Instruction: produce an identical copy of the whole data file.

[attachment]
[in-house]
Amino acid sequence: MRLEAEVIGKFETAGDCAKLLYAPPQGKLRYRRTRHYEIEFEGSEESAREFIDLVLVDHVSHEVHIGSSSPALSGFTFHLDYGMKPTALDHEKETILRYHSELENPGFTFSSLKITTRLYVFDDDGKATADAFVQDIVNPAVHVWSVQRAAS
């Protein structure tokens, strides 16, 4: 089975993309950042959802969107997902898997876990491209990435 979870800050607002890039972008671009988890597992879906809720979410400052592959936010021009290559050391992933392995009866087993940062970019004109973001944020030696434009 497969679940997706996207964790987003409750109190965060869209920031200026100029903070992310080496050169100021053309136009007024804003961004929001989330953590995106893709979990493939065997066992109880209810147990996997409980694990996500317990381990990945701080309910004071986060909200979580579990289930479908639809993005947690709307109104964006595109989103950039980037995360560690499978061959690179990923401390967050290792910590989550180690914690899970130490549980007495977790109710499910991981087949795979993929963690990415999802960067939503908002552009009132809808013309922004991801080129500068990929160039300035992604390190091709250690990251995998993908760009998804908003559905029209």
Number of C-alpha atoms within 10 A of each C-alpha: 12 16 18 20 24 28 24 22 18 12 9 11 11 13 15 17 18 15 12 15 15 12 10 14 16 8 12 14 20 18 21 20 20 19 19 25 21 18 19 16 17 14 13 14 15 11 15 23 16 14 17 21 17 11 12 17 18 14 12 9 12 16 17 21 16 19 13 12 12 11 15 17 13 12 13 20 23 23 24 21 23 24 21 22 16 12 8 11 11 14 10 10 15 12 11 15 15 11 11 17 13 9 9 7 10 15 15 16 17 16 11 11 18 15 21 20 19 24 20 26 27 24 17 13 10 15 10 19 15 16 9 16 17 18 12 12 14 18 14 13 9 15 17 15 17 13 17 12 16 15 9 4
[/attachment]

[in-house]
Amino acid sequence: MRLEAEVIGKFETAGDCAKLLYAPPQGKLRYRRTRHYEIEFEGSEESAREFIDLVLVDHVSHEVHIGSSSPALSGFTFHLDYGMKPTALDHEKETILRYHSELENPGFTFSSLKITTRLYVFDDDGKATADAFVQDIVNPAVHVWSVQRAAS
């Protein structure tokens, strides 16, 4: 089975993309950042959802969107997902898997876990491209990435 979870800050607002890039972008671009988890597992879906809720979410400052592959936010021009290559050391992933392995009866087993940062970019004109973001944020030696434009 497969679940997706996207964790987003409750109190965060869209920031200026100029903070992310080496050169100021053309136009007024804003961004929001989330953590995106893709979990493939065997066992109880209810147990996997409980694990996500317990381990990945701080309910004071986060909200979580579990289930479908639809993005947690709307109104964006595109989103950039980037995360560690499978061959690179990923401390967050290792910590989550180690914690899970130490549980007495977790109710499910991981087949795979993929963690990415999802960067939503908002552009009132809808013309922004991801080129500068990929160039300035992604390190091709250690990251995998993908760009998804908003559905029209």
Number of C-alpha atoms within 10 A of each C-alpha: 12 16 18 20 24 28 24 22 18 12 9 11 11 13 15 17 18 15 12 15 15 12 10 14 16 8 12 14 20 18 21 20 20 19 19 25 21 18 19 16 17 14 13 14 15 11 15 23 16 14 17 21 17 11 12 17 18 14 12 9 12 16 17 21 16 19 13 12 12 11 15 17 13 12 13 20 23 23 24 21 23 24 21 22 16 12 8 11 11 14 10 10 15 12 11 15 15 11 11 17 13 9 9 7 10 15 15 16 17 16 11 11 18 15 21 20 19 24 20 26 27 24 17 13 10 15 10 19 15 16 9 16 17 18 12 12 14 18 14 13 9 15 17 15 17 13 17 12 16 15 9 4